Thursday, October 17, 2013
Ryan's honesty, accessibility will be missed
By Richard Durrett
ARLINGTON, Texas -- It won't be just Texas Rangers fans and employees that will miss Hall of Famer Nolan Ryan. The media will, too.
You might think that a guy that has littered the Major League Baseball record books and was a nearly unanimous first-ballot Hall of Famer wouldn't be accessible. That he might not have the time to talk about not only the team, but the game itself. But that wasn't Nolan Ryan.
Former Rangers owner Tom Hicks knew he needed someone who could not only excite fans, but put a jolt into his baseball team. Ryan provided just what he needed. The Texas legend joined the club in February 2008 and did more listening and observing than anything else. Rather than come in and make a bunch of changes, Ryan evaluated. He didn't know general manager Jon Daniels or manager Ron Washington, but he got to know them. He learned to respect them. And he went about remaking the image of the organization.
The Rangers were a bunch of mashers. Daniels and Ryan set out to change that. Ryan's attitude was a huge part of that. He stressed throughout the organization that it was time to push the starting pitchers. It was time to quit allowing rigid pitch counts to determine what a player can do. One spring training, he said it like this (and I'm paraphrasing): "Get one more out, one more inning. Push yourself just a little more than you think you can. Figure out where exactly that line is."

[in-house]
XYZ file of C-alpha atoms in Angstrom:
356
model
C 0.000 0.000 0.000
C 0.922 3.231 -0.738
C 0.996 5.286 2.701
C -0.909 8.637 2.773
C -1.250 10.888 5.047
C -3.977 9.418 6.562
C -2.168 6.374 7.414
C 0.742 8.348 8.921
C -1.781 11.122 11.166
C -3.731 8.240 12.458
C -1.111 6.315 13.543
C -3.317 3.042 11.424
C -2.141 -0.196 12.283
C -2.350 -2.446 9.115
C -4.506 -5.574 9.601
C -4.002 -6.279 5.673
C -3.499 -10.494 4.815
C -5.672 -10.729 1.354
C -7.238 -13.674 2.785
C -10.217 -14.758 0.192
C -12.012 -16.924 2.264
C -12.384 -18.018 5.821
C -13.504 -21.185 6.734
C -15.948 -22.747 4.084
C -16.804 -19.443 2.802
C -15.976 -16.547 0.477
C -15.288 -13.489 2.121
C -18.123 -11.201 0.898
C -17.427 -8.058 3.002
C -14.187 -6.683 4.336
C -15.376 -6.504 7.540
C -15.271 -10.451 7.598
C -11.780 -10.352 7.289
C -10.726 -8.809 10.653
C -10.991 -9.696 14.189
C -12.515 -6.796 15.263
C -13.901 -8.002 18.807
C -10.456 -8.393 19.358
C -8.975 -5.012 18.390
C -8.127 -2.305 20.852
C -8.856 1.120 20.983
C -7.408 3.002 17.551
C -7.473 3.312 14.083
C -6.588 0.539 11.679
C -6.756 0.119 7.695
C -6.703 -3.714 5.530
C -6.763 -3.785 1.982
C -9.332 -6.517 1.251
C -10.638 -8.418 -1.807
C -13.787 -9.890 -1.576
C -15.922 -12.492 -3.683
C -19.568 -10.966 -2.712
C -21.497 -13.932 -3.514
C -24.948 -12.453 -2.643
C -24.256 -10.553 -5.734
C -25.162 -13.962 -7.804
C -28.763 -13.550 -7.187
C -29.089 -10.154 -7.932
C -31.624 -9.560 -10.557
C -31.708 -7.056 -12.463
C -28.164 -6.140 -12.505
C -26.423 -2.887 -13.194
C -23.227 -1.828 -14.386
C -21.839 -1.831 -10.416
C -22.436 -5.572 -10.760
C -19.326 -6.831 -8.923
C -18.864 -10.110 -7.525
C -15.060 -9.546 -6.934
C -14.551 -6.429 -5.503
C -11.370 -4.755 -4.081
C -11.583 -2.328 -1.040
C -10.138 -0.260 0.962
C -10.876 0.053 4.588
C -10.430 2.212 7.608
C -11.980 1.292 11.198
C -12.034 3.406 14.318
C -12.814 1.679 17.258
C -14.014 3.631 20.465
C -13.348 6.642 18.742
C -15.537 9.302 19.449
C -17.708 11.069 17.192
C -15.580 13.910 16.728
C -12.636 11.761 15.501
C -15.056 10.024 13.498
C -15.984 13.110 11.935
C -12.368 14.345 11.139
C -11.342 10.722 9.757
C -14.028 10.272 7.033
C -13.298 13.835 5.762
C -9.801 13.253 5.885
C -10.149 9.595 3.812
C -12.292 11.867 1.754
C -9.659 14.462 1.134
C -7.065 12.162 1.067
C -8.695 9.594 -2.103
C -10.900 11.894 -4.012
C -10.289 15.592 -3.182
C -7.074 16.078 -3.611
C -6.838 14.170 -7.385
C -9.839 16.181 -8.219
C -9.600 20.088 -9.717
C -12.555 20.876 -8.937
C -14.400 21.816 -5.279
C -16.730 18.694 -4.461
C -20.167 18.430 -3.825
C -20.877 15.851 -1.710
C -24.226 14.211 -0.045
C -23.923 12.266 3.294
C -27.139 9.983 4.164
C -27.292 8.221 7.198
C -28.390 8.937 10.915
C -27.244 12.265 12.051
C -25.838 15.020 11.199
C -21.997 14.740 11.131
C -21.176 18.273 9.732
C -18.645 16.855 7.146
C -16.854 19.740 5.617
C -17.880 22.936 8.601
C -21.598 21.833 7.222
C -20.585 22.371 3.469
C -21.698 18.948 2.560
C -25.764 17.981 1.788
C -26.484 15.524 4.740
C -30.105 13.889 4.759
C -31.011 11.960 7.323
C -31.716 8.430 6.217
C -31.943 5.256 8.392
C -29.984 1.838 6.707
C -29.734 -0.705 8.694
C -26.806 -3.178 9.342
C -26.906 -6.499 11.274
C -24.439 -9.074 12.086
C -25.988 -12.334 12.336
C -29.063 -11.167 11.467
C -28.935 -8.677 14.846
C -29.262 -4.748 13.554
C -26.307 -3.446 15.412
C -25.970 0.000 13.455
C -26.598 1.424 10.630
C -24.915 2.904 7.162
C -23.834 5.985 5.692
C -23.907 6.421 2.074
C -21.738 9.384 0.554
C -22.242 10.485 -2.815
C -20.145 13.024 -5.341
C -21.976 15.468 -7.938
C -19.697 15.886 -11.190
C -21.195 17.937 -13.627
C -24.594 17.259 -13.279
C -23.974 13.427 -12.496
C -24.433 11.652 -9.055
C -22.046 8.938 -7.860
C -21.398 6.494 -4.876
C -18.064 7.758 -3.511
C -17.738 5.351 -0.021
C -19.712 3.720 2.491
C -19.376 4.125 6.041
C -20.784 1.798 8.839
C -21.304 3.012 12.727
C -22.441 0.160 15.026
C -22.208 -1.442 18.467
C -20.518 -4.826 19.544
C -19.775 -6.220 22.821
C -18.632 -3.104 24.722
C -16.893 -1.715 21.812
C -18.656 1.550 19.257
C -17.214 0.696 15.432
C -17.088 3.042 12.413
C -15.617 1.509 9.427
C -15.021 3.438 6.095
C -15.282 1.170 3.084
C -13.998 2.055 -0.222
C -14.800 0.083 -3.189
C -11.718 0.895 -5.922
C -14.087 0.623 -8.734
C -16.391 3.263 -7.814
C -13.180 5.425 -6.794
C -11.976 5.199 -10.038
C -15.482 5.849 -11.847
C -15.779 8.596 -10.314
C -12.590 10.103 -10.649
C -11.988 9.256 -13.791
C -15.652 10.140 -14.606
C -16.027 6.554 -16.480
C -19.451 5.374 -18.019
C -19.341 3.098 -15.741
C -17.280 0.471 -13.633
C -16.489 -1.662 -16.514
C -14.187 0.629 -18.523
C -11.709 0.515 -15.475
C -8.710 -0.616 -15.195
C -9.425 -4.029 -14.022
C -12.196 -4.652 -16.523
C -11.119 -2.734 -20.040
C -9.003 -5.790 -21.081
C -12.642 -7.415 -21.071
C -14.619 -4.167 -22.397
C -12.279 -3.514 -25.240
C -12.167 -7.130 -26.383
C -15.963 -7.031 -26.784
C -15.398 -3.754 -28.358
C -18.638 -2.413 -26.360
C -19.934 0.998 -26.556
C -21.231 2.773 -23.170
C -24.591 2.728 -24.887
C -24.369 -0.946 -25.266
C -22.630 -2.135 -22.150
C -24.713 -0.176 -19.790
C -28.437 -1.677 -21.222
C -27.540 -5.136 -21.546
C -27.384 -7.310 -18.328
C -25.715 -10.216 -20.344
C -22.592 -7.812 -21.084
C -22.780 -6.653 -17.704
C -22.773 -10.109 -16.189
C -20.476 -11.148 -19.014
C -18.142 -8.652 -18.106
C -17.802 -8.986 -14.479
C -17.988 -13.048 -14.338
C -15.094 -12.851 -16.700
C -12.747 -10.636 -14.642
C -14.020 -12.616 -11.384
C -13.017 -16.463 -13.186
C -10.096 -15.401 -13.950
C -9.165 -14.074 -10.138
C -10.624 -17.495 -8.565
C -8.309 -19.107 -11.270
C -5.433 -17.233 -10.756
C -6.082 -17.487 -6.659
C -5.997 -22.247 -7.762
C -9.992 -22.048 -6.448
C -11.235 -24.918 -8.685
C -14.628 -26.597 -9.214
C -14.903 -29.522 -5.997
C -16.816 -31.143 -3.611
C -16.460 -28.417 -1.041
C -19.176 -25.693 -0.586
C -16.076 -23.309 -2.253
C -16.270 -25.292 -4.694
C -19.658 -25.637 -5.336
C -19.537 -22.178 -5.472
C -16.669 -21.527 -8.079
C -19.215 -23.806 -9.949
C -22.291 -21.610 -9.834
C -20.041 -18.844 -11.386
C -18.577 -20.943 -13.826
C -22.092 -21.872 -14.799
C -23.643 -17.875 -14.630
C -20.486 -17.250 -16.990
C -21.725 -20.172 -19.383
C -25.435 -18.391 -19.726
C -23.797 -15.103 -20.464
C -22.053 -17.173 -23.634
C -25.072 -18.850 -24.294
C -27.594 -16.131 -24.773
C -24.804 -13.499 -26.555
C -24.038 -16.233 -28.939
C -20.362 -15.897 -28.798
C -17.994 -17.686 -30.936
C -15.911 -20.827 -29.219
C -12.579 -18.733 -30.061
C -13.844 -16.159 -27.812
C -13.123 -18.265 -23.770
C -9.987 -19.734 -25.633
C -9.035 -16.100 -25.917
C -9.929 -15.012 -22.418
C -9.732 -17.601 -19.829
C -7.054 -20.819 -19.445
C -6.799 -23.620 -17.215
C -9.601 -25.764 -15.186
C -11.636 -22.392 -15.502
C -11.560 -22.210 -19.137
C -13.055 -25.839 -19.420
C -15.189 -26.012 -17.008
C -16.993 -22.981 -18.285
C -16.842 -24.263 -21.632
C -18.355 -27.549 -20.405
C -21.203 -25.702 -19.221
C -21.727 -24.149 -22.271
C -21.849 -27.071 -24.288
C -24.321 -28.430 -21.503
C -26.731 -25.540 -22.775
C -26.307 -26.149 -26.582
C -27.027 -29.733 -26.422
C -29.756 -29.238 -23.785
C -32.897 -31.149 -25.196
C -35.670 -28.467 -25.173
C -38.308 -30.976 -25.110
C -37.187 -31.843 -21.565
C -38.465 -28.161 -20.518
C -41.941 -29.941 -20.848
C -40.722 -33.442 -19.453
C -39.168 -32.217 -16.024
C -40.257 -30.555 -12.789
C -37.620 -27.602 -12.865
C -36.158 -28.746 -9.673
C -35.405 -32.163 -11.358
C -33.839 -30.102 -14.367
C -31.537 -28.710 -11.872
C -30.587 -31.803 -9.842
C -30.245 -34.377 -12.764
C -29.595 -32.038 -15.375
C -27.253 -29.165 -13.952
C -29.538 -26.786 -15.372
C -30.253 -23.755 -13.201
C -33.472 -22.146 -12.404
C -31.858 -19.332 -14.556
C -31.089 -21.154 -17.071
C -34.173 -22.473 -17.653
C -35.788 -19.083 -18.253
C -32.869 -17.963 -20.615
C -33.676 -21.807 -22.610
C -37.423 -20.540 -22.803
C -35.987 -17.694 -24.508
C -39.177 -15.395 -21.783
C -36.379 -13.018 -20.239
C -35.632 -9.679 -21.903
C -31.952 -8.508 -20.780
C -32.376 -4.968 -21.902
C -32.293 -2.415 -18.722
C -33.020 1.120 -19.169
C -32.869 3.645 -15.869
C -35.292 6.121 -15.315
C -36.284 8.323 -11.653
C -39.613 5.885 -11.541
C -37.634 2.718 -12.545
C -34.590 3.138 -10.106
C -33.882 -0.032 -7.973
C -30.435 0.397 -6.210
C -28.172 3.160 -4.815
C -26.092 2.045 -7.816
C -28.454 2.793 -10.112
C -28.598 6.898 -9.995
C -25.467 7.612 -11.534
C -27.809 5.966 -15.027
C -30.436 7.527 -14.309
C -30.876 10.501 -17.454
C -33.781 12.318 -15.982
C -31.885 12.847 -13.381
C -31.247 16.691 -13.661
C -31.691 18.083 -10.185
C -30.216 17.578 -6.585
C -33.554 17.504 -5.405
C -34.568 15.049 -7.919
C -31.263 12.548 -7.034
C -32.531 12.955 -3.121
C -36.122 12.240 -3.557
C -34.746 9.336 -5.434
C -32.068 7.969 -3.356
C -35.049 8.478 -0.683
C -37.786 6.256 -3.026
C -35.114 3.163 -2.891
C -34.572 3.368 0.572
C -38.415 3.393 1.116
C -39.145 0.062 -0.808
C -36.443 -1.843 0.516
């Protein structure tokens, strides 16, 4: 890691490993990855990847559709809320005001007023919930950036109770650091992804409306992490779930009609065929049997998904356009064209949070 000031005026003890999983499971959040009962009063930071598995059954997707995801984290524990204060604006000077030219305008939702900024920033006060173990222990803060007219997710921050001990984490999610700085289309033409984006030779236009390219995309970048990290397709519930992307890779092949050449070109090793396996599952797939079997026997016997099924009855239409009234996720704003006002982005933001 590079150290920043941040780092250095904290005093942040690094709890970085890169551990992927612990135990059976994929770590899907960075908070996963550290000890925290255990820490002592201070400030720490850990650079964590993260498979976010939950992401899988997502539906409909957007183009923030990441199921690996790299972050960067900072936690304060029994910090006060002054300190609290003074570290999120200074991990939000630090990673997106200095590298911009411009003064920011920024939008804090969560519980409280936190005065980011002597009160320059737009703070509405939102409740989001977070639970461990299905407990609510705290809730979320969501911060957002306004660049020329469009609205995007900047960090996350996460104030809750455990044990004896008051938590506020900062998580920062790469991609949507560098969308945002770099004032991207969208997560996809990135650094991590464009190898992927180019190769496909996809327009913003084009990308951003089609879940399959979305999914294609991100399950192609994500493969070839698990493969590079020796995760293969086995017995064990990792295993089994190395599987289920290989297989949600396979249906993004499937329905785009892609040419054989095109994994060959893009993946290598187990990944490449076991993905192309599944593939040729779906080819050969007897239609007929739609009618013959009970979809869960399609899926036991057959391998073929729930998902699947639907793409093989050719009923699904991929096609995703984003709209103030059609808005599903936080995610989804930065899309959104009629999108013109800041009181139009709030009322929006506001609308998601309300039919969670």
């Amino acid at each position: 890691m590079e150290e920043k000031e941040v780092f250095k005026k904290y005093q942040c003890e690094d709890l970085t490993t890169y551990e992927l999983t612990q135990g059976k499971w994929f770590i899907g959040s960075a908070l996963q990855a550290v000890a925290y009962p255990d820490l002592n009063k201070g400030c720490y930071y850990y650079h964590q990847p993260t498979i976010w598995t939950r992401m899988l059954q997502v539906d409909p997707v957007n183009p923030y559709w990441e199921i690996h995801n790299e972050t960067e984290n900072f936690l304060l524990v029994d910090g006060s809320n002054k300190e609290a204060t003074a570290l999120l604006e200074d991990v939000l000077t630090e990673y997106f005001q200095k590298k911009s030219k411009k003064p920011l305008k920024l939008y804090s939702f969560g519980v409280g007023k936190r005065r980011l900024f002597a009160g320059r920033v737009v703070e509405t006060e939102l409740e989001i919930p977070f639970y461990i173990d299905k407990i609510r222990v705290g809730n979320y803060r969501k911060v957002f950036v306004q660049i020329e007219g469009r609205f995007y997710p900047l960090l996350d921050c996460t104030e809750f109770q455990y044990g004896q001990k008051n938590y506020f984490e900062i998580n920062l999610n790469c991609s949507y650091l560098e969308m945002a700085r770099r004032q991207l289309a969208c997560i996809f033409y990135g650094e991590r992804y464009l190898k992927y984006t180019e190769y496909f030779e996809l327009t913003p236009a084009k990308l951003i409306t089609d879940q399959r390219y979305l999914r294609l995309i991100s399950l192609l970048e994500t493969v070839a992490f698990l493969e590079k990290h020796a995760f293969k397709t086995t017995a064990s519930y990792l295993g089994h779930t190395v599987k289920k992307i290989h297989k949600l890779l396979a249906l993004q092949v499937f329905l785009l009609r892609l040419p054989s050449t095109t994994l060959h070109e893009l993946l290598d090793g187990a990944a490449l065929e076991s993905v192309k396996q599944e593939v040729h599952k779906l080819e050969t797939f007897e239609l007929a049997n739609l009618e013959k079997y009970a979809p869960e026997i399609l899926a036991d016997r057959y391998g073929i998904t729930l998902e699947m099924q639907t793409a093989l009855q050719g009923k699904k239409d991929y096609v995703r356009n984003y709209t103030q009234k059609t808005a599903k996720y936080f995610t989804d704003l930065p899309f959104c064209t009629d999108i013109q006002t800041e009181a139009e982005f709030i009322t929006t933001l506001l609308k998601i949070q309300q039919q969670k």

It made a difference. Pitching helped catapult this team to the World Series in 2010 and 2011. And all the while, Ryan would praise the players and coaches. All he wanted was a title. He never got it in Texas, though he came a strike away twice.
But in dealing with the media, Ryan was refreshing. He called a spade a spade. His honestly only added to his credibility. He rarely dodged a question, and if you really needed a quote from him on a particular subject, he'd give it to you. Few people could tell better stories than Ryan, who would remember details of pitch sequences and various parts of games that were four decades in the rearview mirror.
That kind of accessibility to the media allowed Ryan to be an important and valuable voice to the fans. That's going to be missed.